Landmarks & Destinations

Some say the best part of visiting Big Sur is the option to do nothing at all. Others come here precisely to expand their horizons. With endless opportunities for adventure, art, nature and culture, it’s impossible to be bored in Big Sur.


Carmel Mission Basilica

The Carmel Mission was founded by Father Junipero Serra on August 24, 1771. When Serra died in 1784, the Mission was still a humble adobe structure. Father Fermin Lasuen, Serra’s successor, completed the construction of the buildings you see there today. With the labor of the Rumsien, the local Costanoan tribe, and the guidance of Manuel Ruiz, a master Mexican stonemason, Father Lasuen built what is considered to be the most beautiful of California’s mission chapels. The structure is open for observation seven days per week.

Hours: Monday–Saturday, 9:30am–5:00pm; Sunday, 10:30am–5:00pm
Directions From Ventana:, drive north on Highway One. After you cross the Carmel River Bridge, turn west on Rio Road, and drive 0.7 mile to the corner of Lasuen Drive.
Info: 831.624.3600; www.carmelmission.org

Point Lobos State Reserve

Called “the greatest meeting of land and water in the world” by landscape artist Francis McComas, Point Lobos has long attracted artists, writers and nature lovers with its sheltered coves, shallow tide pools and wind-sculpted Monterey pine and old-growth cypress trees. The park’s 1,250 acres encompass 700 underwater acres and 550 acres of forest and shoreline. Sea otters, harbor seals and sea lions frolic in the kelp beds and sun themselves on sandy beaches. Point Lobos has also played a significant role for Native Americans, Chinese fisherman, Japanese abalone harvesters and Portuguese whalers. Point Lobos is a great place to dive or snorkel; however, diving is restricted to Bluefish Cove and Whalers Cove. You can otherwise stroll down any of the park’s 14 trails, soak in nature, take photos, paint or picnic in designated areas. For additional trail information, see Hiking Trails.

Hours: 8:00am until 30 minutes after sunset
Directions From Ventana drive north on Highway One for 26 miles. Clearly marked, the entrance is on the west side of the highway. Bicycles are restricted to paved roads.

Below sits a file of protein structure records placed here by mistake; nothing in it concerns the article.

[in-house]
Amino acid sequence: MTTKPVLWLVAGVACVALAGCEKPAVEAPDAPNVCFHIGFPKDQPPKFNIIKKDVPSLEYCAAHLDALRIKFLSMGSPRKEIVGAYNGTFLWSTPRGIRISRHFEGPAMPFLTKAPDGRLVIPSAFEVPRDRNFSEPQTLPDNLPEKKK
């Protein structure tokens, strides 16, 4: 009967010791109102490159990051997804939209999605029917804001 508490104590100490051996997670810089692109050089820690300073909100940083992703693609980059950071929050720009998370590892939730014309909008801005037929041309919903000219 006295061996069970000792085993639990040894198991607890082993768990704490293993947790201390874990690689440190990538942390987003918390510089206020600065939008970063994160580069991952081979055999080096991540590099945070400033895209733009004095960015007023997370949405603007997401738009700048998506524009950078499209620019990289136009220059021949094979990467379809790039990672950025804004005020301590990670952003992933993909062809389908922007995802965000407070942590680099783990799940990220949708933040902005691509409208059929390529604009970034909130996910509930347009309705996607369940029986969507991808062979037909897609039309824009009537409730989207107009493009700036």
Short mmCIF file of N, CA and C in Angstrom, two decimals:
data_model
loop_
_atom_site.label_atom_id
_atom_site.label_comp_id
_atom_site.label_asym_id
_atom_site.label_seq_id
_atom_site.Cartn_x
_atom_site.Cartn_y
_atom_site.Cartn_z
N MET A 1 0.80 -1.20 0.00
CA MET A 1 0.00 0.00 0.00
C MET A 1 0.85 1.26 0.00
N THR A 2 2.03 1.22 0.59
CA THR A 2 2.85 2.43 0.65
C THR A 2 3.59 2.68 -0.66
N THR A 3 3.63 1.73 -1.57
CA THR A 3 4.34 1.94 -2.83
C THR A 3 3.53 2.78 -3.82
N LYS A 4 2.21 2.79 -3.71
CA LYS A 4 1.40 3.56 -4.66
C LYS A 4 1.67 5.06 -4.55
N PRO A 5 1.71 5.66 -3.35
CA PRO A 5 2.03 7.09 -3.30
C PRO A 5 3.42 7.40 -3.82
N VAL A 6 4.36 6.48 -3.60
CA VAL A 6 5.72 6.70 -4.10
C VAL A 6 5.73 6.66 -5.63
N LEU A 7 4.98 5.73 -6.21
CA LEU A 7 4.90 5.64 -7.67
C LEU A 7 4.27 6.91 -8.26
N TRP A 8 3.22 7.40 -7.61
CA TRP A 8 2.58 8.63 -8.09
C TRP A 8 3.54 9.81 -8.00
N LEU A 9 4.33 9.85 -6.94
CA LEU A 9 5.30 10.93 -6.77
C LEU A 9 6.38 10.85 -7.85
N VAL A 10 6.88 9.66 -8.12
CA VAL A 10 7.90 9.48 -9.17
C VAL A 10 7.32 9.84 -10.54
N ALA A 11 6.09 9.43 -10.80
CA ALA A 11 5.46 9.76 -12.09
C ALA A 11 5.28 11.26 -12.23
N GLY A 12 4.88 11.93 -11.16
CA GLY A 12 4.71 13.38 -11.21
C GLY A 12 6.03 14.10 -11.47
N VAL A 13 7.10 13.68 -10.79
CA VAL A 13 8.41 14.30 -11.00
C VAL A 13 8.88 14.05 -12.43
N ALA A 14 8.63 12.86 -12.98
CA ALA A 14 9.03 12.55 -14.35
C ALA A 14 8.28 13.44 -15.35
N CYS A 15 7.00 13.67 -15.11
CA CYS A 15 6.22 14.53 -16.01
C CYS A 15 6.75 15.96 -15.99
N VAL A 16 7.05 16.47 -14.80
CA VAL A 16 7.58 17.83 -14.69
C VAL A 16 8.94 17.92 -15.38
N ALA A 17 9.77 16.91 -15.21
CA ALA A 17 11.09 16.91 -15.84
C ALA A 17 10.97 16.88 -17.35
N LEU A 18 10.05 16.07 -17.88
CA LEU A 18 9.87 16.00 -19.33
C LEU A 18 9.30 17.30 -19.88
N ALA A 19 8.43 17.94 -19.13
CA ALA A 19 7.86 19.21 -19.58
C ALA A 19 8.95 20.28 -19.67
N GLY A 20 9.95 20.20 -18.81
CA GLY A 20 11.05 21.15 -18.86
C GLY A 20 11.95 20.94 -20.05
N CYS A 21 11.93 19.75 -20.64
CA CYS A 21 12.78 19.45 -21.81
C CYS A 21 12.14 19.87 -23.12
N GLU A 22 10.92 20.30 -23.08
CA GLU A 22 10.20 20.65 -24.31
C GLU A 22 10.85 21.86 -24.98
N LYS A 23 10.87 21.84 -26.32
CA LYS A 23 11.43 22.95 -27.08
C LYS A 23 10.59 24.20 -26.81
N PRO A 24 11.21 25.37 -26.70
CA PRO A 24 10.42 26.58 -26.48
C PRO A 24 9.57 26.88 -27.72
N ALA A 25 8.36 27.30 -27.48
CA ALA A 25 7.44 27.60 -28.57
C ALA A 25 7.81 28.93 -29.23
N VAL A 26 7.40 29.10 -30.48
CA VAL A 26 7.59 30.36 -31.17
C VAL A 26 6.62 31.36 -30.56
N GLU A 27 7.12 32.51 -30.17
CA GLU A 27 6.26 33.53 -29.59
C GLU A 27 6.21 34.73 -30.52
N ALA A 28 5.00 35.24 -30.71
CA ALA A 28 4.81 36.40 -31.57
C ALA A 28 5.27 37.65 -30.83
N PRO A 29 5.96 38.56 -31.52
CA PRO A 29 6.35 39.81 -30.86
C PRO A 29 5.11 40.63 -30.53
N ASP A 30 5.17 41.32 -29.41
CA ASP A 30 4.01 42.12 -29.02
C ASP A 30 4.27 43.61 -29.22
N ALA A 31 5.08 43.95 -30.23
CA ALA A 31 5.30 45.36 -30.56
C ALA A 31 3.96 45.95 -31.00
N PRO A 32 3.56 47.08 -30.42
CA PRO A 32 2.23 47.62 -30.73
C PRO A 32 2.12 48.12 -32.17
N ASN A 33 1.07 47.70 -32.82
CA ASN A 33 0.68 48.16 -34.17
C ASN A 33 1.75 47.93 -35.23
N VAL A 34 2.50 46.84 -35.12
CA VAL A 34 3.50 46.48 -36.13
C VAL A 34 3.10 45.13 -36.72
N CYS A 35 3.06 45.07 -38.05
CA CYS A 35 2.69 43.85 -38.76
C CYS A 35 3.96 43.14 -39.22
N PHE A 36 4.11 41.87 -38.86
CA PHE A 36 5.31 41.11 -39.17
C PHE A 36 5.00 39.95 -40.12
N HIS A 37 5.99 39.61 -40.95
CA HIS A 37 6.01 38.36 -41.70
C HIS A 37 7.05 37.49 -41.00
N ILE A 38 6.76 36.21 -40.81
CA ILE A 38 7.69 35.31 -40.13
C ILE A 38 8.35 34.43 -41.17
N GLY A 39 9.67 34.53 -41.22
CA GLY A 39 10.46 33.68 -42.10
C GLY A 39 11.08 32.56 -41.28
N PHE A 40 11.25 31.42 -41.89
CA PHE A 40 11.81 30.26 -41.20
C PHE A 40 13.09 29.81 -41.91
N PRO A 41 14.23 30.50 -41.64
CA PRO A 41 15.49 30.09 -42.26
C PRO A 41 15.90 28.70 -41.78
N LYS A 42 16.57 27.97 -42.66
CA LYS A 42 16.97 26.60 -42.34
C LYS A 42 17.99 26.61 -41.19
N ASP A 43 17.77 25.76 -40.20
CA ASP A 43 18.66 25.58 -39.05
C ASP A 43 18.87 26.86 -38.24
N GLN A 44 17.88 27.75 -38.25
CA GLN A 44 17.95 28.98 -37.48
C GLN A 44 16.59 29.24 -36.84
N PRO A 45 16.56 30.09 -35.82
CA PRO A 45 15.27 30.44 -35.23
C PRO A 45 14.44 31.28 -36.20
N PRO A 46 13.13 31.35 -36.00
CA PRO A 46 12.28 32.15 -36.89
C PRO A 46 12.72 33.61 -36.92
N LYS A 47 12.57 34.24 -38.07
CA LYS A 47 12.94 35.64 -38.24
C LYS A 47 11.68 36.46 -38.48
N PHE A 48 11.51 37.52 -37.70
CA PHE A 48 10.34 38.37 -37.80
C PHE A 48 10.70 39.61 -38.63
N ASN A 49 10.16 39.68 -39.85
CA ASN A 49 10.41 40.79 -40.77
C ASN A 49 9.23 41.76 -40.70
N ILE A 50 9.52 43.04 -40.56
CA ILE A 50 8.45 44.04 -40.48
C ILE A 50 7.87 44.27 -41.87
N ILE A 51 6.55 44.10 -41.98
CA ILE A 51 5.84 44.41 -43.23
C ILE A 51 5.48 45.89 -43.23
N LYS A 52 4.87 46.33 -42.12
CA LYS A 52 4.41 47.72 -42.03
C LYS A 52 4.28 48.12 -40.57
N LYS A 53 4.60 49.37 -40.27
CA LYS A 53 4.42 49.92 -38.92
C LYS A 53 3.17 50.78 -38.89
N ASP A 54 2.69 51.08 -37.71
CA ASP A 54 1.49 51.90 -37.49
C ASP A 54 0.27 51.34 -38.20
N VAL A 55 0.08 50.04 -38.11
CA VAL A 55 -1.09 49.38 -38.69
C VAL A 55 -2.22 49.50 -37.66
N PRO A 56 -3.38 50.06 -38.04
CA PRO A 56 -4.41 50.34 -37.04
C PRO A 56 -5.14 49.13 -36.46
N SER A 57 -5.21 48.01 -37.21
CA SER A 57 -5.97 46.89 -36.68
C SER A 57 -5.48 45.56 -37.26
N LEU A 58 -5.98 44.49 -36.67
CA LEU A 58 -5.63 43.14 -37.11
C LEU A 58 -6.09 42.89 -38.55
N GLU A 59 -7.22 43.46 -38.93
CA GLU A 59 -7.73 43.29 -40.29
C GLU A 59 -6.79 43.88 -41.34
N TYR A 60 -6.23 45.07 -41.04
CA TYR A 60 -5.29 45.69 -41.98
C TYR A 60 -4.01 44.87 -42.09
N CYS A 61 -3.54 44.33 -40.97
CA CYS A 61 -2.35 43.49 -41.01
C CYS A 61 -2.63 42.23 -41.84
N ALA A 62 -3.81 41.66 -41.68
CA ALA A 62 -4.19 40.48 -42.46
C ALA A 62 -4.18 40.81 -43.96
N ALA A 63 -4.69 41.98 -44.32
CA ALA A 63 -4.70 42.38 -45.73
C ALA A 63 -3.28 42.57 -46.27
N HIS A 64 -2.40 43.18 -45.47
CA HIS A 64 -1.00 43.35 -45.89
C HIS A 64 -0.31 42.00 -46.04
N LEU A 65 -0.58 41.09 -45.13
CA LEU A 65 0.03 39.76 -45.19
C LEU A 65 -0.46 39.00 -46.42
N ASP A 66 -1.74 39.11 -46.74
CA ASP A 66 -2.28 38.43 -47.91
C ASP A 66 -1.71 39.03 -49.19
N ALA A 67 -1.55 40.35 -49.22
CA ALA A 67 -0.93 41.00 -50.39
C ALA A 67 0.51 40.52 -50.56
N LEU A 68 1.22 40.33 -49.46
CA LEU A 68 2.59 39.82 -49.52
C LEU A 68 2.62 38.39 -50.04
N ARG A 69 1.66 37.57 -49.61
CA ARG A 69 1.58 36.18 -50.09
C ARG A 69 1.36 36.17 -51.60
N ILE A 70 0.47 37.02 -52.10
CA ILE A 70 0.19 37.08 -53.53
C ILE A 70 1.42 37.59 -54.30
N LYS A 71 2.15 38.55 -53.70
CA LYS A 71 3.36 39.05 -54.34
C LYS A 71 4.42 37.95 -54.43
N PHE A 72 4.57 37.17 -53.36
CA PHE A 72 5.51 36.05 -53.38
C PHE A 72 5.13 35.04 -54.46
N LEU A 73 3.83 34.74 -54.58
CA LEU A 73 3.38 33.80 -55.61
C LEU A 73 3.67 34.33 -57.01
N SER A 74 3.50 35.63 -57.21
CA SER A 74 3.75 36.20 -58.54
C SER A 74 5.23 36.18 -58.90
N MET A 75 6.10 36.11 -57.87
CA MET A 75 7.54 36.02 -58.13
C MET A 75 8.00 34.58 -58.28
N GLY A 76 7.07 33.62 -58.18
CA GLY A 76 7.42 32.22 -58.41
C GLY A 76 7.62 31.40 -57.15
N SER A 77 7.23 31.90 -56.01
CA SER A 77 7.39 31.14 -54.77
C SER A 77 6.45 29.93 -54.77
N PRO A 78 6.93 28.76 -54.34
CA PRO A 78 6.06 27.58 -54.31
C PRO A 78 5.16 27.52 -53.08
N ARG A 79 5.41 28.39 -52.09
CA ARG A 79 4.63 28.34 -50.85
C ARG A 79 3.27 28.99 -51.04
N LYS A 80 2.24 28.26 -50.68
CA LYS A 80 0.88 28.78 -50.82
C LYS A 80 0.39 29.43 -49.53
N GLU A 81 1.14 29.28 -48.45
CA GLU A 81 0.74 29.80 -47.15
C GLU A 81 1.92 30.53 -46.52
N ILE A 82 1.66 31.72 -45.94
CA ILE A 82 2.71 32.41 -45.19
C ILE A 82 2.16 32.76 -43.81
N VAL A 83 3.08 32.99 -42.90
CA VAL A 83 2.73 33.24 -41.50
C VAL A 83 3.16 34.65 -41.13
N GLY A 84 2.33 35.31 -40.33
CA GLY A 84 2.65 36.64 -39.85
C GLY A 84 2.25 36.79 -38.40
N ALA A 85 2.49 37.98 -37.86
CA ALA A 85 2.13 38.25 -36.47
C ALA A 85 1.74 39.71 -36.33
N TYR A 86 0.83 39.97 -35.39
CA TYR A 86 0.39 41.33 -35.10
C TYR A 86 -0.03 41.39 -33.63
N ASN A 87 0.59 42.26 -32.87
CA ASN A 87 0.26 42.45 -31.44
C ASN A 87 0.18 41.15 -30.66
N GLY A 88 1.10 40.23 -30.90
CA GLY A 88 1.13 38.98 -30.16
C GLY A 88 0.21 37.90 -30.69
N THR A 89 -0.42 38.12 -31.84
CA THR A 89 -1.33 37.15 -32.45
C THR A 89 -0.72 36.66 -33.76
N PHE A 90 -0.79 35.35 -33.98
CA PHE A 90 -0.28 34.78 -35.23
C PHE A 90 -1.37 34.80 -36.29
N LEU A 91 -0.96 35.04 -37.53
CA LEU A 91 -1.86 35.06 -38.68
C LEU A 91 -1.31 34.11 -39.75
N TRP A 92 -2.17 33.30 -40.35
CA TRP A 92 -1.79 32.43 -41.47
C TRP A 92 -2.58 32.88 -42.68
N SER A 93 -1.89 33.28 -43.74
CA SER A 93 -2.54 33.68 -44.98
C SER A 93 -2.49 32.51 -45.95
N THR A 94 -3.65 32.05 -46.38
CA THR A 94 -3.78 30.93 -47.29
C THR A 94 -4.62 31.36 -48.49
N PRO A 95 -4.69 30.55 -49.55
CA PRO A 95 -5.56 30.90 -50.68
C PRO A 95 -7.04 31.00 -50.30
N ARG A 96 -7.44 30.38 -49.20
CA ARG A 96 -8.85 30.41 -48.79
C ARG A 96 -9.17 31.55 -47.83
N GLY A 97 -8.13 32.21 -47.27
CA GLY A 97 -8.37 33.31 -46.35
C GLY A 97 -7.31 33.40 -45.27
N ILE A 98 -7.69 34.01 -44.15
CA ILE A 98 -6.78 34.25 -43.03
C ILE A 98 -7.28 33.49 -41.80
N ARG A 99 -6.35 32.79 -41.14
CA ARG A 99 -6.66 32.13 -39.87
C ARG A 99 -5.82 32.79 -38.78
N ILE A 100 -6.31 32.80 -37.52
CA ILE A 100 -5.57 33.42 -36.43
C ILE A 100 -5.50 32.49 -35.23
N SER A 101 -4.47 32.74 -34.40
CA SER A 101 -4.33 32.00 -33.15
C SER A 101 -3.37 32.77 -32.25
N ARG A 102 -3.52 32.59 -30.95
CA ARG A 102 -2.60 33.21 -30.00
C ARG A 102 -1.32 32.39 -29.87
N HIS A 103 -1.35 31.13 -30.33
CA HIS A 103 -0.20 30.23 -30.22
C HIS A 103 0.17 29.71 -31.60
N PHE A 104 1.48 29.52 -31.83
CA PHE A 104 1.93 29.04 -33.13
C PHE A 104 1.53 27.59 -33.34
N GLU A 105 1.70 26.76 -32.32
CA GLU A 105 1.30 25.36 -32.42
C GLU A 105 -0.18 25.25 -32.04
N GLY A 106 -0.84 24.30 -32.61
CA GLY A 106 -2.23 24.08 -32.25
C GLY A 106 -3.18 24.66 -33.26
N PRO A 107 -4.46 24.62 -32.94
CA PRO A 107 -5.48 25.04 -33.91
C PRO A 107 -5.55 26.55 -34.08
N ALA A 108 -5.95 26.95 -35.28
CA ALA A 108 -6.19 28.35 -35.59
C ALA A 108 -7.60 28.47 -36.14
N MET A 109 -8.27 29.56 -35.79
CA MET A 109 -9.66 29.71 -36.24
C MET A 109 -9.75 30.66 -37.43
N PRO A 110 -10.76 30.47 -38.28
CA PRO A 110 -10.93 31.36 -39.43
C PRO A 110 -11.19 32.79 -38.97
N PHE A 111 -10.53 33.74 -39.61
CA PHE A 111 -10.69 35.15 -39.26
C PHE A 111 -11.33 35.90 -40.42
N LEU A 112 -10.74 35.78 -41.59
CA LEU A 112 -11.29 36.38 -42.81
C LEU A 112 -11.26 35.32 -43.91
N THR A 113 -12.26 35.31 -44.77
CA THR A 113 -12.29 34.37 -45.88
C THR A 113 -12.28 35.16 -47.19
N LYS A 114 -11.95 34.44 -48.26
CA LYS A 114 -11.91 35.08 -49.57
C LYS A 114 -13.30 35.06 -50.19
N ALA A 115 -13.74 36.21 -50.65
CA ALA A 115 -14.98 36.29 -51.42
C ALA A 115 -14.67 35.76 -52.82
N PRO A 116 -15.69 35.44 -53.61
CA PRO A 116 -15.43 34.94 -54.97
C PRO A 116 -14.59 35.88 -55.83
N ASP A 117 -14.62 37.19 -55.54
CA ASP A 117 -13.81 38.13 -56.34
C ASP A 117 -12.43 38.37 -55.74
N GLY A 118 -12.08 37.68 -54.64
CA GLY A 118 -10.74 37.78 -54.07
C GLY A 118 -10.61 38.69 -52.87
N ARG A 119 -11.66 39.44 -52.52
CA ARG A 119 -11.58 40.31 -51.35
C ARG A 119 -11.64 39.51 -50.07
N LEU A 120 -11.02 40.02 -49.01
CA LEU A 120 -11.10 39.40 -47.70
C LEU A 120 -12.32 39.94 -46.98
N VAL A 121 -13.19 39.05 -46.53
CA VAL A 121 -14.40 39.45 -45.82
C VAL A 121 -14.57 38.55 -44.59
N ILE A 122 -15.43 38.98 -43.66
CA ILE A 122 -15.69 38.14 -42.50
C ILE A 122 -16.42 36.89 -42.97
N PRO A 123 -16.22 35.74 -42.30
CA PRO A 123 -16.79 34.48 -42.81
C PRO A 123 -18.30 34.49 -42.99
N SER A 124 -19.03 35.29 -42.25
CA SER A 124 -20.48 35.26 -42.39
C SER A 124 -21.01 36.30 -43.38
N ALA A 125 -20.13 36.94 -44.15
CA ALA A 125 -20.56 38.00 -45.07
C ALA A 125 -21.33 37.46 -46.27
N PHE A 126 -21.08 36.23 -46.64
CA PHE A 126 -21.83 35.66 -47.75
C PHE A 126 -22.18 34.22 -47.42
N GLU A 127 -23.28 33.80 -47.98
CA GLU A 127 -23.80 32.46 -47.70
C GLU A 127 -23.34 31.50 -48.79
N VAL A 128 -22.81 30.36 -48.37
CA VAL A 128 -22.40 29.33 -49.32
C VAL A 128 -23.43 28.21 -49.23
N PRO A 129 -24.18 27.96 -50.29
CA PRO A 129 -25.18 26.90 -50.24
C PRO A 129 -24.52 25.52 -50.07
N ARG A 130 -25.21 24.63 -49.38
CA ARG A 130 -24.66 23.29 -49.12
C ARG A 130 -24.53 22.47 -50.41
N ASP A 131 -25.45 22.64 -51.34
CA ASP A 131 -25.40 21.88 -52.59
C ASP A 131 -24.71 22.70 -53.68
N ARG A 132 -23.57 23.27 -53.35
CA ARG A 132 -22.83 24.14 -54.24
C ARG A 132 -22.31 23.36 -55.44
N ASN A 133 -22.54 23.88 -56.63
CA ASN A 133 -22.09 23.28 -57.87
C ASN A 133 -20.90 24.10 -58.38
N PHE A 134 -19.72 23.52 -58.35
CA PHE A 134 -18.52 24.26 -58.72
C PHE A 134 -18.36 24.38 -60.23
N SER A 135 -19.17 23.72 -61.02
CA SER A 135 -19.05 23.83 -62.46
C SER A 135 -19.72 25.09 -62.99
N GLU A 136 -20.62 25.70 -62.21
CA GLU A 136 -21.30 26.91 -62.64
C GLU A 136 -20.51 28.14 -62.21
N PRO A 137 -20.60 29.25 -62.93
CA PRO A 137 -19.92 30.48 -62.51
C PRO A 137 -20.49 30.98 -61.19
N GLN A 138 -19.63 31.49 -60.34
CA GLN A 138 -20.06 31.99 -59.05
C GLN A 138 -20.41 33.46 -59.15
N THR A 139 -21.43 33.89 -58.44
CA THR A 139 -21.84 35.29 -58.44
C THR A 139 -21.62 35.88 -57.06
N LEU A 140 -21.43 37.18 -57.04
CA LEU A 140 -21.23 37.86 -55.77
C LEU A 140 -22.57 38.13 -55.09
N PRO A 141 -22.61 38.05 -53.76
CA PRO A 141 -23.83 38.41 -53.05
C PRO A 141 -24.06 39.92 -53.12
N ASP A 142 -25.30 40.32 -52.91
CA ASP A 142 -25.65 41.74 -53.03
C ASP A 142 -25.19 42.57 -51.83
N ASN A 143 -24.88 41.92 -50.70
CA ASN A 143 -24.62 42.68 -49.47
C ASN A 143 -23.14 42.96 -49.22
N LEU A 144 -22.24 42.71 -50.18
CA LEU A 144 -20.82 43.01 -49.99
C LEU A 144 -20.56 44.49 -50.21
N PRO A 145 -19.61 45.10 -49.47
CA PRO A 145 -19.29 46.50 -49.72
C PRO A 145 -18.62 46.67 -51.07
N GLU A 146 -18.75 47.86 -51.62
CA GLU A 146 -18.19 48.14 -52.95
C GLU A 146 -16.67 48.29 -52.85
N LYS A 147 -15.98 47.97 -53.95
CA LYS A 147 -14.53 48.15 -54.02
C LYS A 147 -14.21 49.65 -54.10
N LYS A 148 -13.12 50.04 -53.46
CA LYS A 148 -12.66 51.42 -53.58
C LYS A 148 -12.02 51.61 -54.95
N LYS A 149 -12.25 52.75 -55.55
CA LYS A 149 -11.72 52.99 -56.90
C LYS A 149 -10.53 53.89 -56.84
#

Info: 831.624.4909; www.pointlobos.org


Garrapata State Park

Garrapata is one of Big Sur’s hidden treasures. While the park is not really hidden (everyone driving down Highway One goes through the park), Garrapata, situated on 2,879 coastal acres, has no official entrance but many gates with understated signs noting trailheads on both sides of the highway. From steep, mountainous slopes to redwood-shaded creek crossings to gentle paths winding along coastal bluffs, Garrapata offers something for everyone. For additional trail information, see Hiking Trails.

Hours: Sunrise to sunset
Directions From Ventana: drive north on Highway One for 19 miles. The park is located on the west side of the highway. There is no official entrance. Use any of the turnouts to park and access trails. To access Garrapata State Beach, use gates 17–19. To access Soberanes Point, use gates 8–10. The park gets crowded quickly during the day, so it’s best to arrive early. Bicycles are allowed only on Rocky Ridge Trail.
Info: 831.624.4909; www.parks.ca.gov

Point Sur Light Station

The Point Sur Light Station was built in 1889 to provide light warning to ships navigating the Big Sur coast. The lighthouse rises 270 feet above a volcanic rock located at the mouth of the Little Sur River. During the 1960s, the U.S. Coast Guard began automating light houses. Just a short time later, in 1974, the last keeper left the Point Sur Light Station.

Hours: Except for guided tours, the park is closed to the public. Three-hour tours take place on Saturdays at 10:00am and 2:00pm and on Sundays at 10:00am. From April through October, tours are added on Wednesdays at 10:00am and 2:00pm. During July and August, additional tours take place on Thursdays at 10:00am. A few select Moonlight Tours are available (consult website for dates). Tickets are first come, first served, so be sure to arrive early.
Directions From Ventana: drive north on Highway One for 10 miles. The Point Sur State Historic Park is located on the west side of the highway.
Info: 831.625.4419; www.pointsur.org


Andrew Molera State Park